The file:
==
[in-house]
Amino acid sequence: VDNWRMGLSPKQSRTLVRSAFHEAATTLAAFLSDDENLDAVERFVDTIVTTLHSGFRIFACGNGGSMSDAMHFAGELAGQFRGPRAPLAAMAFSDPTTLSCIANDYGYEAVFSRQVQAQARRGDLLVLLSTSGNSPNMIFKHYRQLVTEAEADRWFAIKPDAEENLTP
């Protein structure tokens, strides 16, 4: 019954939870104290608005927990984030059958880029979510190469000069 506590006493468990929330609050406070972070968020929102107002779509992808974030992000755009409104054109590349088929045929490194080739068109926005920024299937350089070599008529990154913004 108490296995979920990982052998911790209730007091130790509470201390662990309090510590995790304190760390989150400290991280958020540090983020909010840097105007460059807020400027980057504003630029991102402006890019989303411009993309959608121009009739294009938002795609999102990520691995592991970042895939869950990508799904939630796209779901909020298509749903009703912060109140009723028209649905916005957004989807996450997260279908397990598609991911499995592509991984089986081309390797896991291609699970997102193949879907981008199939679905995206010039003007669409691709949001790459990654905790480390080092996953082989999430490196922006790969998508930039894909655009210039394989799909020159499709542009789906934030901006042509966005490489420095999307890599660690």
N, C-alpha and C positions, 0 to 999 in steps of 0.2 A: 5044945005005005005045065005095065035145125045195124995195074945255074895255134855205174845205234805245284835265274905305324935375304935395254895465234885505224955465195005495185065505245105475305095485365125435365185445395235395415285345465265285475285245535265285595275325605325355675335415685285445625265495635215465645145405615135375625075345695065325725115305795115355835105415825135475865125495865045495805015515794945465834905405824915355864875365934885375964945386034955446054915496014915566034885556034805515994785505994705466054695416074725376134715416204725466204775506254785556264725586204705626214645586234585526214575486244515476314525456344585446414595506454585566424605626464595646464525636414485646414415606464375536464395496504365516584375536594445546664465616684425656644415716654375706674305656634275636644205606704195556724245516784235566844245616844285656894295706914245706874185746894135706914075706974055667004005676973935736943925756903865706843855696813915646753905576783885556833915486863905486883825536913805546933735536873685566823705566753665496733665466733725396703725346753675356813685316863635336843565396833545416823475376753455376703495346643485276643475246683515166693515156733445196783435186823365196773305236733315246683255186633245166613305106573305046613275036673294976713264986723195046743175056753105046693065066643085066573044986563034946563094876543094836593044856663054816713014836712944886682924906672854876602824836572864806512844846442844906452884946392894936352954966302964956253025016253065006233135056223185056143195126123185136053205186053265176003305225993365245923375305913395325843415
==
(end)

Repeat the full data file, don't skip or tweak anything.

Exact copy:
[in-house]
Amino acid sequence: VDNWRMGLSPKQSRTLVRSAFHEAATTLAAFLSDDENLDAVERFVDTIVTTLHSGFRIFACGNGGSMSDAMHFAGELAGQFRGPRAPLAAMAFSDPTTLSCIANDYGYEAVFSRQVQAQARRGDLLVLLSTSGNSPNMIFKHYRQLVTEAEADRWFAIKPDAEENLTP
């Protein structure tokens, strides 16, 4: 019954939870104290608005927990984030059958880029979510190469000069 506590006493468990929330609050406070972070968020929102107002779509992808974030992000755009409104054109590349088929045929490194080739068109926005920024299937350089070599008529990154913004 108490296995979920990982052998911790209730007091130790509470201390662990309090510590995790304190760390989150400290991280958020540090983020909010840097105007460059807020400027980057504003630029991102402006890019989303411009993309959608121009009739294009938002795609999102990520691995592991970042895939869950990508799904939630796209779901909020298509749903009703912060109140009723028209649905916005957004989807996450997260279908397990598609991911499995592509991984089986081309390797896991291609699970997102193949879907981008199939679905995206010039003007669409691709949001790459990654905790480390080092996953082989999430490196922006790969998508930039894909655009210039394989799909020159499709542009789906934030901006042509966005490489420095999307890599660690």
N, C-alpha and C positions, 0 to 999 in steps of 0.2 A: 5044945005005005005045065005095065035145125045195124995195074945255074895255134855205174845205234805245284835265274905305324935375304935395254895465234885505224955465195005495185065505245105475305095485365125435365185445395235395415285345465265285475285245535265285595275325605325355675335415685285445625265495635215465645145405615135375625075345695065325725115305795115355835105415825135475865125495865045495805015515794945465834905405824915355864875365934885375964945386034955446054915496014915566034885556034805515994785505994705466054695416074725376134715416204725466204775506254785556264725586204705626214645586234585526214575486244515476314525456344585446414595506454585566424605626464595646464525636414485646414415606464375536464395496504365516584375536594445546664465616684425656644415716654375706674305656634275636644205606704195556724245516784235566844245616844285656894295706914245706874185746894135706914075706974055667004005676973935736943925756903865706843855696813915646753905576783885556833915486863905486883825536913805546933735536873685566823705566753665496733665466733725396703725346753675356813685316863635336843565396833545416823475376753455376703495346643485276643475246683515166693515156733445196783435186823365196773305236733315246683255186633245166613305106573305046613275036673294976713264986723195046743175056753105046693065066643085066573044986563034946563094876543094836593044856663054816713014836712944886682924906672854876602824836572864806512844846442844906452884946392894936352954966302964956253025016253065006233135056223185056143195126123185136053205186053265176003305225993365245923375305913395325843415